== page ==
Sunday, July 31, 2011

The Art of Extrapolation.

One question people ask writers, one big mystery of the universe, is "where do you get your ideas?" And writers answer that in a ton of different ways that range from discussions about creativity, imagination, or the practicalities of beginning with a blank page.

But I always end up talking about premises. Before I have a premise, I have nothing--maybe a nugget or two, little story concepts that juggled around long-term memory until they click together in some meaningful way and I have a premise.

See, ideas get me to a premise, but a premise becomes my story. A good premise extrapolates straight into character and plot. By the same principle, if a premise doesn't inherently suggest the story that should follow, I know it's incomplete. More ideas need to click into place.

A lot of writers struggle with extrapolating from their premise, however. They have a great idea that gets them twenty pages in, and then, they lose steam. What happens next? That sense of long-term purpose is buried within your original premise.

Say, for example, that you have a story idea about someone discovering they have a superpower. (Overdone. I know. But we'll make it unique, okay?) This is such a common idea that you should already be able to think of plenty possible conflicts--the MC is afraid of being discovered; are they alone; where did the power come from; what if the FBI or evil scientist discovers them?

From these inherent conflicts, we also have some basic plot points--they have to discover/receive their power (inciting incident;) they must learn how to use their power, or they set out on a quest to discover where it came from. All clearly ACT I. Our leap into ACT II starts when they are discovered, or almost discovered, or they learn about a bigger purpose for their powers. And the climax in ACT III is where they deal with their ultimate conflict.

Those are all the building blocks inherent to this premise. Most anyone can look at this premise and get an idea of what will happen next.

What's missing is the unique twist. The hook. The aspect of a premise that grabs you, makes it sound interesting. This is the bit that will really define your character and their world and make it worth writing to you. And let's be honest--until now, it probably hasn't been that interesting. Right? You've heard all those plots before.

To continue the example, let's make this premise unique. Let's try and do something completely different.

Say our MC's superpower gives them the ability to know when someone will die, before it happens. A classic plot is about the character's journey to try and prevent people's deaths. In our version, what if the MC sells their power as a service--preventing the death of those who can pay? It switches up our entire premise. We could start extrapolating from here, and get a whole new plot, all new conflicts.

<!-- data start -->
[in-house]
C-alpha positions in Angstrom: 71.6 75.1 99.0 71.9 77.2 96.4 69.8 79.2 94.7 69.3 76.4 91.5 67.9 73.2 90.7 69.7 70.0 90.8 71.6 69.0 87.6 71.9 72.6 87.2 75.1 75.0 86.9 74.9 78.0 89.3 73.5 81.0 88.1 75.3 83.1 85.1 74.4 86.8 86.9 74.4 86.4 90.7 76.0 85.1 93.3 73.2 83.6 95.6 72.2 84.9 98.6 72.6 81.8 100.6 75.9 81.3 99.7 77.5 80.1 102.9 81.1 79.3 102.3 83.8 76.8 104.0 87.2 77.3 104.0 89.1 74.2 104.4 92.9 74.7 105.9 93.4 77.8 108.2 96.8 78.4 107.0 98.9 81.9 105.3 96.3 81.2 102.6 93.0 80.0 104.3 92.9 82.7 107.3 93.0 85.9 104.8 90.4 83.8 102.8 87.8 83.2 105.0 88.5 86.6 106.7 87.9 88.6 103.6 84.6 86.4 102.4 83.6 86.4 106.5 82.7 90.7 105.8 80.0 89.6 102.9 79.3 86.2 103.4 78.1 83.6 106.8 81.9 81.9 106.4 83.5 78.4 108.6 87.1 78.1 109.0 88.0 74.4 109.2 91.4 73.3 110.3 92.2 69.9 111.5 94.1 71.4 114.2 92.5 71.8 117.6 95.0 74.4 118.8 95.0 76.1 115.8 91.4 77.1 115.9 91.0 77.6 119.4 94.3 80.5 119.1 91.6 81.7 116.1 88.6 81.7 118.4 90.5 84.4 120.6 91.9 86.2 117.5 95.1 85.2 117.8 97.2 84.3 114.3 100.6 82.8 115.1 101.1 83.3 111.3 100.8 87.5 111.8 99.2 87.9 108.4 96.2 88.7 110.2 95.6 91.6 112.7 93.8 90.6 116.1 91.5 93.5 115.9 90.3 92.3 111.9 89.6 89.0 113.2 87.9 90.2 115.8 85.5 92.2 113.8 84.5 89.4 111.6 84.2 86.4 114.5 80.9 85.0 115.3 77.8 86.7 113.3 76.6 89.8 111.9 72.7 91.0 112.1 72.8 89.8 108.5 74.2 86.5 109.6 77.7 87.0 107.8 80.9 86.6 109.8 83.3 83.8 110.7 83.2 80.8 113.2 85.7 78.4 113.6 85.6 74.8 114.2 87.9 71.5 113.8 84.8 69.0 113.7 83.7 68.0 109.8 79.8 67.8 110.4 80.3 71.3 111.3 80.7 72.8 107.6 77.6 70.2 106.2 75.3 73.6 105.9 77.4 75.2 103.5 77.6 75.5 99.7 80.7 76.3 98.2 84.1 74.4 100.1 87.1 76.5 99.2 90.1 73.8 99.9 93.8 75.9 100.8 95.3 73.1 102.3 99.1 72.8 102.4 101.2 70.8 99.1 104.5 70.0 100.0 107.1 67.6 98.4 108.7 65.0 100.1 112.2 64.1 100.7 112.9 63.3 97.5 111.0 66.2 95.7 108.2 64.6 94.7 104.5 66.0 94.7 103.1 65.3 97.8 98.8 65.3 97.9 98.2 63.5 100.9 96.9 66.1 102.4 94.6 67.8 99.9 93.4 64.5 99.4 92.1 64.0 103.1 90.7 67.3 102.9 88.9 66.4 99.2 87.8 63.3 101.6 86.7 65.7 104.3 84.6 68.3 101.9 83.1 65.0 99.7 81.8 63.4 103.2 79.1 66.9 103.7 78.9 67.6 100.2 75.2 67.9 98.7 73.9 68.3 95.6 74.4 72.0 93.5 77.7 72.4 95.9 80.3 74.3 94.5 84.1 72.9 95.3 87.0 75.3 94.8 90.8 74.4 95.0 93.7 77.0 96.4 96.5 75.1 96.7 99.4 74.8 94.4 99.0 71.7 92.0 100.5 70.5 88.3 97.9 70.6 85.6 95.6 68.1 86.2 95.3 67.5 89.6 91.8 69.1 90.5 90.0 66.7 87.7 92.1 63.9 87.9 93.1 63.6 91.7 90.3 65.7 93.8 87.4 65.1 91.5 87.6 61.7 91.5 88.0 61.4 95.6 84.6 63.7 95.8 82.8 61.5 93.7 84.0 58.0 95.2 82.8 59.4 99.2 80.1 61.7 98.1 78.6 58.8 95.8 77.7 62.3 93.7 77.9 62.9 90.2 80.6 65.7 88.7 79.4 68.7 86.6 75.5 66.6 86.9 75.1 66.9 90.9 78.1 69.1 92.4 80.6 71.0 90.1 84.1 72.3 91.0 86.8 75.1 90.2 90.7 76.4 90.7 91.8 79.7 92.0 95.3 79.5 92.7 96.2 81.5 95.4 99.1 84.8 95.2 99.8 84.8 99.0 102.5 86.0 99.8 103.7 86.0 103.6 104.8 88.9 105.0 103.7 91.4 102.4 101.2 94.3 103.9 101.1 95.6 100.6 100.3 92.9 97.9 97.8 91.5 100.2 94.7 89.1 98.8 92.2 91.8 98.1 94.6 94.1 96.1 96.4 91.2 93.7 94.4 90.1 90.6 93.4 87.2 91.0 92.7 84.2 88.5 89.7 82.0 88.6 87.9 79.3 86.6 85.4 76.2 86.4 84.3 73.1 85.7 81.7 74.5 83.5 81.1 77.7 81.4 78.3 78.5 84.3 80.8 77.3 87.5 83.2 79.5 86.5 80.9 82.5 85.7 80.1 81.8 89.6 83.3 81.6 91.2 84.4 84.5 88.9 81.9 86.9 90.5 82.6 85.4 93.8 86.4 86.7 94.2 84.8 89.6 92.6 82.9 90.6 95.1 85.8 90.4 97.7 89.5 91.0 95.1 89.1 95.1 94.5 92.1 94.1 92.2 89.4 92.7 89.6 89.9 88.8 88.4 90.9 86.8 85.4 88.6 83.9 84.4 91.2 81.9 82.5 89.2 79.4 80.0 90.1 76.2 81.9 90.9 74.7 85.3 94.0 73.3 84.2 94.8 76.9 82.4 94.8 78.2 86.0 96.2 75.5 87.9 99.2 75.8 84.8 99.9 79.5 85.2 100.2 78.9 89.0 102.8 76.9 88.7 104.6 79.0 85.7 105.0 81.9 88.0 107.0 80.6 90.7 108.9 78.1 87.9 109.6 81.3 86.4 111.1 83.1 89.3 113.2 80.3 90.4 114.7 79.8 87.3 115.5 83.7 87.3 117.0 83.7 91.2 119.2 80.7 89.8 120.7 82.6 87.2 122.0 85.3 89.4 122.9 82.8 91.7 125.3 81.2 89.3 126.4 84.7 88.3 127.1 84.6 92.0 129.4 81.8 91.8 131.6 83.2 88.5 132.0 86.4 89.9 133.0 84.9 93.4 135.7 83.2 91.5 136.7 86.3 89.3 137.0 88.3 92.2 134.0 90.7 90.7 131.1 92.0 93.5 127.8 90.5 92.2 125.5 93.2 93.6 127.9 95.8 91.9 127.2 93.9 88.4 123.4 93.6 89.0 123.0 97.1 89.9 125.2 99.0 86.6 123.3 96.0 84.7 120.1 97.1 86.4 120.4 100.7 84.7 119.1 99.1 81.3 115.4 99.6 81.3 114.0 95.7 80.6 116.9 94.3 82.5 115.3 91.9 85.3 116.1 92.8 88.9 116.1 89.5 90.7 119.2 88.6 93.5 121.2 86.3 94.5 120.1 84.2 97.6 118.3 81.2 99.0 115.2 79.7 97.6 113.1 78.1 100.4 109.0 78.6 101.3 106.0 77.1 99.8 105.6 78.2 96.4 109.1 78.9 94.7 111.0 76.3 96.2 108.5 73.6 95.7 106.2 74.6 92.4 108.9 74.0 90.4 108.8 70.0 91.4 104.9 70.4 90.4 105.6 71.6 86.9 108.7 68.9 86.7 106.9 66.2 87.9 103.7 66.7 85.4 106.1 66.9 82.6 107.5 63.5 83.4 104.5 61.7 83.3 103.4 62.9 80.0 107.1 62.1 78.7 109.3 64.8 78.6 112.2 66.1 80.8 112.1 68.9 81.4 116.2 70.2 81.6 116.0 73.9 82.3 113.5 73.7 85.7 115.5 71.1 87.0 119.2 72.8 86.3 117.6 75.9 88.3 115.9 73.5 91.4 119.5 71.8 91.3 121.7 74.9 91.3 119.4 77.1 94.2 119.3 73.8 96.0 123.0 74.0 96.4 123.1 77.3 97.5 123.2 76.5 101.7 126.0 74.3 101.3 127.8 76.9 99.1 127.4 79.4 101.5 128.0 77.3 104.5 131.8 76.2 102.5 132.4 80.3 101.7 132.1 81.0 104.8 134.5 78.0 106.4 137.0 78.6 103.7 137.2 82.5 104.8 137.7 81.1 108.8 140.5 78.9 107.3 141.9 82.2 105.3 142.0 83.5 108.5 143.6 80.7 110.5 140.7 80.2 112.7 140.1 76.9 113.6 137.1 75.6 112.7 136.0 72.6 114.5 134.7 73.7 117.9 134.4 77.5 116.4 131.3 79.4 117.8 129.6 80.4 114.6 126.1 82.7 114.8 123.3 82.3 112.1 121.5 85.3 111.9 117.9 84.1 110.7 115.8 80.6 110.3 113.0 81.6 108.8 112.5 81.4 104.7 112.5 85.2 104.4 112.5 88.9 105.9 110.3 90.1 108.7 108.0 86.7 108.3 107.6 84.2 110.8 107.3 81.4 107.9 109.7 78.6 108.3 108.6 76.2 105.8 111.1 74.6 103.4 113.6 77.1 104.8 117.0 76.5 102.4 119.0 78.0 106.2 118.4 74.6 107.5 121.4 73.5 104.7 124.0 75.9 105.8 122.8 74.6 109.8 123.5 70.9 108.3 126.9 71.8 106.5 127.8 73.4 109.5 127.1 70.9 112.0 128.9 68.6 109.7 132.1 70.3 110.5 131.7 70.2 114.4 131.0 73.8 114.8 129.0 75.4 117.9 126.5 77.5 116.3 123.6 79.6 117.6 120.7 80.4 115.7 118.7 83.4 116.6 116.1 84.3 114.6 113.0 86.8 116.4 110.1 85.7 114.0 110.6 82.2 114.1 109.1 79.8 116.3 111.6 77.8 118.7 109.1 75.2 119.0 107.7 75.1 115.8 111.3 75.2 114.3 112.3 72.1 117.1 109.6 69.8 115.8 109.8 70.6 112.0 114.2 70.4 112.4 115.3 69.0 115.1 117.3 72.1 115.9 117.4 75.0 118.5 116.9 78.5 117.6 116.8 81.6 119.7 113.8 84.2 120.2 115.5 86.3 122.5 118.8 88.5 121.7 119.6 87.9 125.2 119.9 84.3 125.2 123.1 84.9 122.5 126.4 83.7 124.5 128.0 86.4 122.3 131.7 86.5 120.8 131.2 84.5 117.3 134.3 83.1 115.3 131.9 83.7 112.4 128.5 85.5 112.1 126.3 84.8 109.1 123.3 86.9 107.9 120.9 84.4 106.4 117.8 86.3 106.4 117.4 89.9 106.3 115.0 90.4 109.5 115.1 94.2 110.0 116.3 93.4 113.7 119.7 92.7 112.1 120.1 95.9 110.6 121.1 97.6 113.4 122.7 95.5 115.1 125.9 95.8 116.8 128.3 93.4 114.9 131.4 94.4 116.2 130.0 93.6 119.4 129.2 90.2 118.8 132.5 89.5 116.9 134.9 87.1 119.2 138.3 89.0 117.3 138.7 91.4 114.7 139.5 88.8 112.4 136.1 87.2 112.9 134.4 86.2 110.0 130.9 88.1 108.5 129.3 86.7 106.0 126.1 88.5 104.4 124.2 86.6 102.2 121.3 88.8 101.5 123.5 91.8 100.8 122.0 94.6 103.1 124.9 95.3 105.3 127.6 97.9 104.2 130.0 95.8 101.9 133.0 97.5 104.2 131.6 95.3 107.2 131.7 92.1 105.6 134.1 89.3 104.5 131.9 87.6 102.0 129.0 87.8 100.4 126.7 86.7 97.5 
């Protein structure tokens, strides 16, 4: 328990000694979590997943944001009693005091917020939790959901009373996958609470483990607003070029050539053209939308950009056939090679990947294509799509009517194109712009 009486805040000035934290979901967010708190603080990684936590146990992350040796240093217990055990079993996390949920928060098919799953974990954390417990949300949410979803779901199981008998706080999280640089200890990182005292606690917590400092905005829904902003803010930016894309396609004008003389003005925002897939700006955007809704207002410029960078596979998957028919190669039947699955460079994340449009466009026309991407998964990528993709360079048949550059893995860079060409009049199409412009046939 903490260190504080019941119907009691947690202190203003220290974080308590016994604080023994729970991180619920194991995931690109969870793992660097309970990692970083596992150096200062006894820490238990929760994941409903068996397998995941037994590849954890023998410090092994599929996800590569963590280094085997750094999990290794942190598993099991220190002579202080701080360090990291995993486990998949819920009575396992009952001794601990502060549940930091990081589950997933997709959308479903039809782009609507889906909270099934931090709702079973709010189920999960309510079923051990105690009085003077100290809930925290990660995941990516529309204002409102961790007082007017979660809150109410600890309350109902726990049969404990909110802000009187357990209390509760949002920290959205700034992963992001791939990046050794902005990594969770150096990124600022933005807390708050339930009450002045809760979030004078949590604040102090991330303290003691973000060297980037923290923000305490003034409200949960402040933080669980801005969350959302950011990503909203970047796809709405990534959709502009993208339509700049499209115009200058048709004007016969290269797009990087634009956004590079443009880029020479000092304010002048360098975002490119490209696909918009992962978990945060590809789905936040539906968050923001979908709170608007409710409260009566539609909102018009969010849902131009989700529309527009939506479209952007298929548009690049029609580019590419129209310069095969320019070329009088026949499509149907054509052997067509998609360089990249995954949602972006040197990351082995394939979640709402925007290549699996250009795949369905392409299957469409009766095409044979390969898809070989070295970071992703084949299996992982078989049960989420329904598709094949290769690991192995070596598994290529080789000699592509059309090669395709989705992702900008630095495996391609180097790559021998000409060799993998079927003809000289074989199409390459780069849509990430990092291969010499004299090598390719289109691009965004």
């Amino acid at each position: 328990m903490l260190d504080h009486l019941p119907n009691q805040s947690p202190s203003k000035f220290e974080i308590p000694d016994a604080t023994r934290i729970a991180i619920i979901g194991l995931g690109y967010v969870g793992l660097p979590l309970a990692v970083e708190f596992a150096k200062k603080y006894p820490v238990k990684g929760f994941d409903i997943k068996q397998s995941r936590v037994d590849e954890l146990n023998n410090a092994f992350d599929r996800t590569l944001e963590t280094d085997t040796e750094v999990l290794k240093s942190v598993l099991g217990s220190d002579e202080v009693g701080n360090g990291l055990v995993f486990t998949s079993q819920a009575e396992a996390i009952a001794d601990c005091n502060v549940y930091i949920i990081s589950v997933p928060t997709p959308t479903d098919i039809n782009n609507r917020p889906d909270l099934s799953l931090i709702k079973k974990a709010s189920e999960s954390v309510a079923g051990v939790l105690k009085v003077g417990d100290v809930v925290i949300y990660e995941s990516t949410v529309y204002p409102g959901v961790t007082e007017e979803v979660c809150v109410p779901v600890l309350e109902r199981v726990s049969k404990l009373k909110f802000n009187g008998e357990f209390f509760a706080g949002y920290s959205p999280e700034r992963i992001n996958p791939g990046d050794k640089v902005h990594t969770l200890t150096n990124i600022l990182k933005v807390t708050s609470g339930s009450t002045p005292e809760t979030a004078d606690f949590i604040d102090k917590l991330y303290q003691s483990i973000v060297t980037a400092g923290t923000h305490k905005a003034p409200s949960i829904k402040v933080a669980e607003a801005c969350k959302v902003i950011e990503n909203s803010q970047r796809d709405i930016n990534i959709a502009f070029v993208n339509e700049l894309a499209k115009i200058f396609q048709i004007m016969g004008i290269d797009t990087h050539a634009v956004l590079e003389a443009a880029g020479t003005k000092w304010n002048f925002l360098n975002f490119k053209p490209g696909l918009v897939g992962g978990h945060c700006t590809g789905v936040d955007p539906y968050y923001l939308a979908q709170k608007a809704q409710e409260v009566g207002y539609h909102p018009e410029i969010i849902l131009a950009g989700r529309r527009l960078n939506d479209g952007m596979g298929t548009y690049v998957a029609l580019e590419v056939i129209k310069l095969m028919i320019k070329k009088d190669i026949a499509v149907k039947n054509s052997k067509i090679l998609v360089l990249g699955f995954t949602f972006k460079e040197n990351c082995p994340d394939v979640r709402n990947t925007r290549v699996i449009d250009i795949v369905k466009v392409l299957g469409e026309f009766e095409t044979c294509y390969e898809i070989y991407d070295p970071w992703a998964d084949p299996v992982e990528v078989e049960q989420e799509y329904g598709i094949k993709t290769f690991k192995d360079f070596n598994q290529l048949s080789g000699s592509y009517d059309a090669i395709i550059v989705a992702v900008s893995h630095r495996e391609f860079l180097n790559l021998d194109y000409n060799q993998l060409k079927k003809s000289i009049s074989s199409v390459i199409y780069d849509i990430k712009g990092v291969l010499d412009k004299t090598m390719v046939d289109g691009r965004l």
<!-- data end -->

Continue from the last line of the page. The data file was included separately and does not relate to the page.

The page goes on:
Or, perhaps our character can teleport. We could make them thieves. But what if instead of robbing banks, they join the police force, they solve crimes on their own. We could try a genre mashup: the editor of a highschool-paper can reads minds and uses their ability to write an "anonymous" gossip column, ala Gossip Girl meets Smallville.

This all sounds a little more interesting, yeah?

Purposefully extrapolating from a premise works great when trying to take a premise and developing it into a full novel. From my own experience, though, there's a few things to watch out for later down the road:

Premature story death –

  • Sometimes if you’ve attempted something that you can’t seem to execute, the story can waffle and fail. That may mean your premise needs work. Or maybe it’s time to abandon a non-functioning aspect of your premise. At other times, it means you wandered away from a core aspect of your premise that you need to return to. It’s important to learn when to abandon a premise, and when to stick to it.

Loss of interest –

  • Other times, you come up with a story concept that has a great hook, but it’s not exciting to write about. Evaluate what about your premise isn’t engaging you. Should your MC change ages, is the setting wrong, do you need an emotional climate versus a political one? Backtrack and try a new direction.

Not knowing how to explore a premise—

  • This I think, is the worst of all. How many books can you think of that had a great premise, buy wandered away from it in the writing? A good premise foreshadows the MC’s journey, goals, conflicts, and climax. If your story shifts focus or doesn’t explore the premise in writing, go back to your original premise, and consider what natural building blocks it suggests. Did you follow through those? Or did you start writing on a tangent?

A good premise leaves you with all the pieces you need. Learning how to explore it can help you maintain a sense of direction and purpose down the road. For someone like me who can't/doesn't outline, this is an essential way to keep myself from wandering off track.

Truly and always,
-Creative A

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